June 12, 2016

Searching for Life on Other Worlds: Overview of Missions

by David Warmflash

Astrobiology is a cherished topic in the science news. Many people love considering questions of what extraterrestrial life might be like, what it might have in common with Earth life, and how it might be different. Since the 1960s, NASA and other space agencies have been studying the environments of Mars and other Solar System worlds, looking for clues of potential habitability to, and evidence for, native microscopic organisms.  In recent years years, there’s been an expansion of robotic spacecraft missions carrying experiments relevant to the search for life forms. A disproportionately high number of the missions focus on Mars, while the rest look at asteroids and moons of the outer Solar System and scan across interstellar space to detect and collect initial information on planets of other stars.

NASA has included astrobiology with a varying degree of publicity over the years, sometimes to the point that the astrobiological value of a particular mission is not recognized widely. Some of the Apollo missions bringing astronauts to the Moon, for instance, contributed to astrobiology. Apollo 16 and 17 carried joint American-European experiments called Biostack I and Biostack II, which examined the effects of deep space radiation on a range of organisms, including bacteria, plant seeds, and animal eggs.  Also, following the first three piloted lunar landings (Apollo 11, 12, and 14), returning crews and lunar samples were put into isolation and lunar dust was tested for presence of native lunar microorganisms, based on the rationale that the moon could be a home to its own biosphere.

Roughly ten NASA missions that are now completed have provided data that were of major significance to our understanding of the capability of environments of various Solar System planets and moons to support either native microbial life that might exist, or life forms that we might choose to deposit there. Currently, NASA has two space telescopes –Hubble and Spitzer– contributing directly to the search for planets of other stars and another one gearing up for launch late this year (James Webb telescope). The Cassini probe is still active, examining moons of Saturn, including Titan and Enceladus, both of which are potential targets for future probes carrying instruments designed to look for microbial life forms and complex organic molecules that must precede life. Finally, there are four missions in active status operating on and in orbit of Mars, plus a new rover will be departing for the Martian surface in 2020. Prior to the 2020 probe, another craft will set out to collect a sample from asteroid Bennu and return return that sample for analysis in Earth-bound labs.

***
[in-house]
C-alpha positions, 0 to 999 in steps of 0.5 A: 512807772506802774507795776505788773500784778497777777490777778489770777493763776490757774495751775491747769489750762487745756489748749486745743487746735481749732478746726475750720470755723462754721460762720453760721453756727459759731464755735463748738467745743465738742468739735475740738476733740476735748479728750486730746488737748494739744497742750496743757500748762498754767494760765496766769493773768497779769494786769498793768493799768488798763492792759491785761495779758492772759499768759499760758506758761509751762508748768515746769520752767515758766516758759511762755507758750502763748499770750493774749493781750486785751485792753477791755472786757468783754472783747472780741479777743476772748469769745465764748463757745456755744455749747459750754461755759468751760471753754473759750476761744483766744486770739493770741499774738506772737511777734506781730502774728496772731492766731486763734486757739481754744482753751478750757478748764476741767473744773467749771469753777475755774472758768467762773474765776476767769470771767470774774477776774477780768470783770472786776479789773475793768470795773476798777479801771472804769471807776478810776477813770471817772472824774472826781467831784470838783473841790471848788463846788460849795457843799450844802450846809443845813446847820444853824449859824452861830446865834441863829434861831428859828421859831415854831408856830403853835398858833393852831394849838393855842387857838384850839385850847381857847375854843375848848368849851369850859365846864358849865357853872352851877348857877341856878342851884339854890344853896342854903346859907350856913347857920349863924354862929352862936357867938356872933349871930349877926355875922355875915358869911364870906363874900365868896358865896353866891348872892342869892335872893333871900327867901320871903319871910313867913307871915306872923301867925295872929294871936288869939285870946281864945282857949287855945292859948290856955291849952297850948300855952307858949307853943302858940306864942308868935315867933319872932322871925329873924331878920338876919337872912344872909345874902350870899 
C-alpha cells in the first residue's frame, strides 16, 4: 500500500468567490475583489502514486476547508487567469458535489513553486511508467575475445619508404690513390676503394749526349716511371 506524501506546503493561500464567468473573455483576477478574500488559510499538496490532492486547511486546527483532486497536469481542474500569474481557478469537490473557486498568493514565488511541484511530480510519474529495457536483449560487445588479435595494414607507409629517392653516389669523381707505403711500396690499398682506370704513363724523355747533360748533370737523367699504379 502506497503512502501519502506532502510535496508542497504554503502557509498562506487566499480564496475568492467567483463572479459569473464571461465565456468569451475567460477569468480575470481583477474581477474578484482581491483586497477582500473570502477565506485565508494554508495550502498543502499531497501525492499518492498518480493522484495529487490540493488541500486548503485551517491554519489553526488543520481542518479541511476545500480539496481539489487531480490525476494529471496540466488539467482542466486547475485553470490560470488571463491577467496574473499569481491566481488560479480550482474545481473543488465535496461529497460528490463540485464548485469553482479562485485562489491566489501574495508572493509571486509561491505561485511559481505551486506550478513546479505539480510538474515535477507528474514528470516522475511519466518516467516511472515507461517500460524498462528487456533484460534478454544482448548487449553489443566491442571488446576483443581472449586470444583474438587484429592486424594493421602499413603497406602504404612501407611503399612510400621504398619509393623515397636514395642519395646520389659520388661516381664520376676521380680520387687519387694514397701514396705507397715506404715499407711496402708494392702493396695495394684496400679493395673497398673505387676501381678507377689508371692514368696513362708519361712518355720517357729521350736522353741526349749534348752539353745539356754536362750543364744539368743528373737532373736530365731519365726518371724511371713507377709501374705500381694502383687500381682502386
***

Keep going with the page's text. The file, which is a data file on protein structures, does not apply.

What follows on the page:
In an earlier post, we discussed the value of missions to Jupiter’s moon Europa and Saturn’s moon Enceladus. We’ll be examining more missions in upcoming posts, beginning with the missions relevant to Mars, also known as the Red Planet. We began this discussion six months ago after a discovery confirming the presence of perchlorate (ClO4-) salts precisely where streaking suggests that water has run recently on the Martian surface. This means that Mars harbors very briny water, which makes its way to the surface from time to time and remains in a liquid state, despite the very low pressure of the Martian atmosphere. That could be good or bad for the prospect of life forms –water being liquid is good, while extremely high salt content is bad– but it also has interesting implications for how we interpret data that were obtained 40 years ago, during the first mission to carry experiments to any planet designed to look directly for life. This was NASA’s Viking mission, which we’ll examine in an upcoming post, just after we look still further back in the history of astrobiology to the time when humanity first applied modern instruments to the search for evidence of life on Mars.

David Warmflash

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David is an astrobiologist and science writer. He received his M.D. from Tel Aviv University Sackler School of Medicine, and has done post doctoral work at Brandeis University, the University of Pennsylvania, and the Johnson Space Center, where he was part of the NASA's first cohort of astrobiology training fellows. He has been involved in science outreach for more than a decade and since 2002 has collaborated with The Planetary Society on studying the effects of the space environment on small organisms.